Goodbye Oregon, Hello Idaho

We left our summer home in the Mt Hood National Forrest the first week in September.  I had been asked to get to the Sugar Beet Harvest as soon as we could so I could get settled in to my new Night Shift Foreman position at the Hillsboro, ND, beet piling yard.  We thought we would have a few weeks to get from Oregon to North Dakota, but that quickly changed to ASAP.  We had to cut our adventures short to get there in a timely fashion, but we still had time to do plenty of exploration on our way East.

Driving across Idaho, we came upon a newer roadside attraction, The Crystal Gold Mine, and were very glad we stopped.  It is just off of I-90 in Kellogg, Idaho, and well worth your time.  They have plenty of parking for big rigs like ours, so don’t be worried about parking space.  They also offer a campground, but we didn’t have time to stay with Glacier on our minds.

We had no idea what to expect when we stopped, we just noticed the sign that said they offered underground mine tours and decided to see what it was all about.  The mine was actively mined in the 1880’s, but had been sealed off and lost in the mountain until it was rediscovered in 1991.  Left untouched by human hands for that long, it had begun to develop as a cave would over the centuries with new crystal formations growing for over 100 years.  It was decided it would be a great educational mine, and it does not disappoint.  You can even touch some large gold nuggets that are still embedded in the walls of the mine.

It is amazing to walk down under a mountain, knowing the miners used candle light to do their work.  The methods they used to create the mine allows it to not require supporting of any kind, they followed the quartz seam as it dropped through the mountain.  It is believed that they sealed the mine and left its location secret so they could come back with more equipment or workers.  For some reason that is lost to history, they never returned.  The mine still has very rich gold deposits, but the new owner could see the benefit of using it as an educational mine for generations to come.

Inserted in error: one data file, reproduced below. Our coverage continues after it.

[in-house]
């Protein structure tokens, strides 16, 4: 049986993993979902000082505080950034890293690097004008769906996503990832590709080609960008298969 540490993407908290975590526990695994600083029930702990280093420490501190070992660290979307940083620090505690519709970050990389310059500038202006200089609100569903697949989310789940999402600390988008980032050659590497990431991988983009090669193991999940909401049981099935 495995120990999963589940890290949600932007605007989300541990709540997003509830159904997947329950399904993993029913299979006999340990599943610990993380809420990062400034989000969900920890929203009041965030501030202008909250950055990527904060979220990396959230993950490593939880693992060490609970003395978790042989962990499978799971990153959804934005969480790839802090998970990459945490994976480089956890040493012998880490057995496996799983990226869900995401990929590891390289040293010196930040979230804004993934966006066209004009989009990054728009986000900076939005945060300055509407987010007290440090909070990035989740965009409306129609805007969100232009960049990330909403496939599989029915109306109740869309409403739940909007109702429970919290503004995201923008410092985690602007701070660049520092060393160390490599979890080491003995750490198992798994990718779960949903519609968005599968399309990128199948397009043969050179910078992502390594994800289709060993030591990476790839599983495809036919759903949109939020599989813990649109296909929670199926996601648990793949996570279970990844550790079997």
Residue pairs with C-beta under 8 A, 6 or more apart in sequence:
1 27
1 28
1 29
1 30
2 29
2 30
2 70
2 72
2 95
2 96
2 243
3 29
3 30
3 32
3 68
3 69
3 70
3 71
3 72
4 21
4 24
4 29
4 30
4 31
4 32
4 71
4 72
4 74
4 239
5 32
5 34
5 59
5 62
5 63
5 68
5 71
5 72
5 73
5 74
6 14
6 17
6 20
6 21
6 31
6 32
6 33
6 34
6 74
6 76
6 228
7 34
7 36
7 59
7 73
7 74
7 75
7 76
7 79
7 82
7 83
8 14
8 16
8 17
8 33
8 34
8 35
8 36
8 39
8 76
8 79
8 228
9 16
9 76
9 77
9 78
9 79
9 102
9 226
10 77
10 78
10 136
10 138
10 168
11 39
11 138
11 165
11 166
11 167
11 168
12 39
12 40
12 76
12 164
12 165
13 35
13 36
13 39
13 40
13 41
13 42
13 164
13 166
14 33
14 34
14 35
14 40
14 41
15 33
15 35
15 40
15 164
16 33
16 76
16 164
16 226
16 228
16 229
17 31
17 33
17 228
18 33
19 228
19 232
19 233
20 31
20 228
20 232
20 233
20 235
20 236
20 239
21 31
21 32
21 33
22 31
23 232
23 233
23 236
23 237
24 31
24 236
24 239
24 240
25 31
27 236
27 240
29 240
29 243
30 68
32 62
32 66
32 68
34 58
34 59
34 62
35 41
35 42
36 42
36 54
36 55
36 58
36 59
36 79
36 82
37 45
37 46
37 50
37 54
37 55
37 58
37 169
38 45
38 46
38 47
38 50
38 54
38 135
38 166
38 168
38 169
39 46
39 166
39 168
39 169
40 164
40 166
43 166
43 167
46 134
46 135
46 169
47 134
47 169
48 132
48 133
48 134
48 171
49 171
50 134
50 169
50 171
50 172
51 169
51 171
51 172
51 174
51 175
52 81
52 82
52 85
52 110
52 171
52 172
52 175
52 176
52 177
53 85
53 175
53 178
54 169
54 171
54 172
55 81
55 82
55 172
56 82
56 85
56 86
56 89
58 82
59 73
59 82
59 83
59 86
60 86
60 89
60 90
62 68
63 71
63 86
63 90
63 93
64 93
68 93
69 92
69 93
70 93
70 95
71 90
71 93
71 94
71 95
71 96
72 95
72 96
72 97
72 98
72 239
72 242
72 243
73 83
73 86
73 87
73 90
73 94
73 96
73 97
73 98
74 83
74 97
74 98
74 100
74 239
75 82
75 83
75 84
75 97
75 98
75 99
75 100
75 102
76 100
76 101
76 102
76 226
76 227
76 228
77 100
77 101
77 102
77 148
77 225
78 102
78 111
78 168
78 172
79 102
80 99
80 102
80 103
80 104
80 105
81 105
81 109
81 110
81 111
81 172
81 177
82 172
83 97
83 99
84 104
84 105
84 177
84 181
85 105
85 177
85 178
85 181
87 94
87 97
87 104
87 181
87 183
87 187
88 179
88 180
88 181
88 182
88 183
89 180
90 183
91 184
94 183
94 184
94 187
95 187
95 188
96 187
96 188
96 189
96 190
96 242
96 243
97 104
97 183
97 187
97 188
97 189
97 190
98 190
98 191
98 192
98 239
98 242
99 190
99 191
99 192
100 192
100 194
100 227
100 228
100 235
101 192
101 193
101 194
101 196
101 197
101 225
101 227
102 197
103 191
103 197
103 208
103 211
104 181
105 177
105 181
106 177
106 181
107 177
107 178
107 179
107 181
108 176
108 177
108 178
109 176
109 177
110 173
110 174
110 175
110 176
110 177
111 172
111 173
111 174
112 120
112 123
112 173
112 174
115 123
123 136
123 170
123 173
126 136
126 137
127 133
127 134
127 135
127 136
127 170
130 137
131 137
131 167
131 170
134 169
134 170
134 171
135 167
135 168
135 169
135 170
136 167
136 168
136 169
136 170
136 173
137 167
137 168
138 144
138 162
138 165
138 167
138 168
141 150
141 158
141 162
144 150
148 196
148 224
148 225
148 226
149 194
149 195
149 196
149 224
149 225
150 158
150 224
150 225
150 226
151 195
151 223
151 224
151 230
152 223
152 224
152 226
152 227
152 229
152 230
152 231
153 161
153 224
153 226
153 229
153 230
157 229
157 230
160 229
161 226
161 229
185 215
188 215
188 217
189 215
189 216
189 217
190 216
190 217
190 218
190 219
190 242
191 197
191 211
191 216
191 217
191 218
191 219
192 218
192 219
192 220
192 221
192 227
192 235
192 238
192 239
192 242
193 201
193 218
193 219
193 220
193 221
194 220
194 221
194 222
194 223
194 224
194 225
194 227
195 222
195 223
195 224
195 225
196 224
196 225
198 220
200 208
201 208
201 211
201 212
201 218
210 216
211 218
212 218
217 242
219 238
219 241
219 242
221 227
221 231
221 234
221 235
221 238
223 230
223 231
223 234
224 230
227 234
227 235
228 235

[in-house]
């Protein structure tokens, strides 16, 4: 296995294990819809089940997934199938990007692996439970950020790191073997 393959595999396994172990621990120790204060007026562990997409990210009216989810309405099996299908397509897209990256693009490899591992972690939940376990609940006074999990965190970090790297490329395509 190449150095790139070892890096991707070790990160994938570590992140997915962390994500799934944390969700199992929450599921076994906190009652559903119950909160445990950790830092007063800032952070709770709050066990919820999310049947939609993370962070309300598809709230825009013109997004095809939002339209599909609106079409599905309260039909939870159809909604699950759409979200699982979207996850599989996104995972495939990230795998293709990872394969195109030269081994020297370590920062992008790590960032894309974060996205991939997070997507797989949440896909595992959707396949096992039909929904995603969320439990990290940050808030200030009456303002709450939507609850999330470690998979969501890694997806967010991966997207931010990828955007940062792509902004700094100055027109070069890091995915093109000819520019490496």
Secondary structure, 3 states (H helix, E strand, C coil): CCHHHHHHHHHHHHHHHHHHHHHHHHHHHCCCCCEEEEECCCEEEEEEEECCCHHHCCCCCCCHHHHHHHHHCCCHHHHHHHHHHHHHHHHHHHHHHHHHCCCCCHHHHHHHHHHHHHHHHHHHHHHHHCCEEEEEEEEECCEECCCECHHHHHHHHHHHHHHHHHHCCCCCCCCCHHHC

After the underground tour, we did a little gold panning to see what we could find.  The girls had fun splashing in the water, but they still had panning experience from our time in California in the American River.  It wasn’t as intriguing for them as it might be for kids that have not done it before.

We were at the mine for a couple of hours, then it was time to get back on the road.  Our sights were set on Glacier National Park by the next day so we had some miles to put behind us.  The bus was slow going over some of the mountain passes (14 mph at one point for several miles) but we made it.  We even saw a Moose on our way to Glacier that evening.

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  1. Pingback: Glacier National Park | The Scholl Bus

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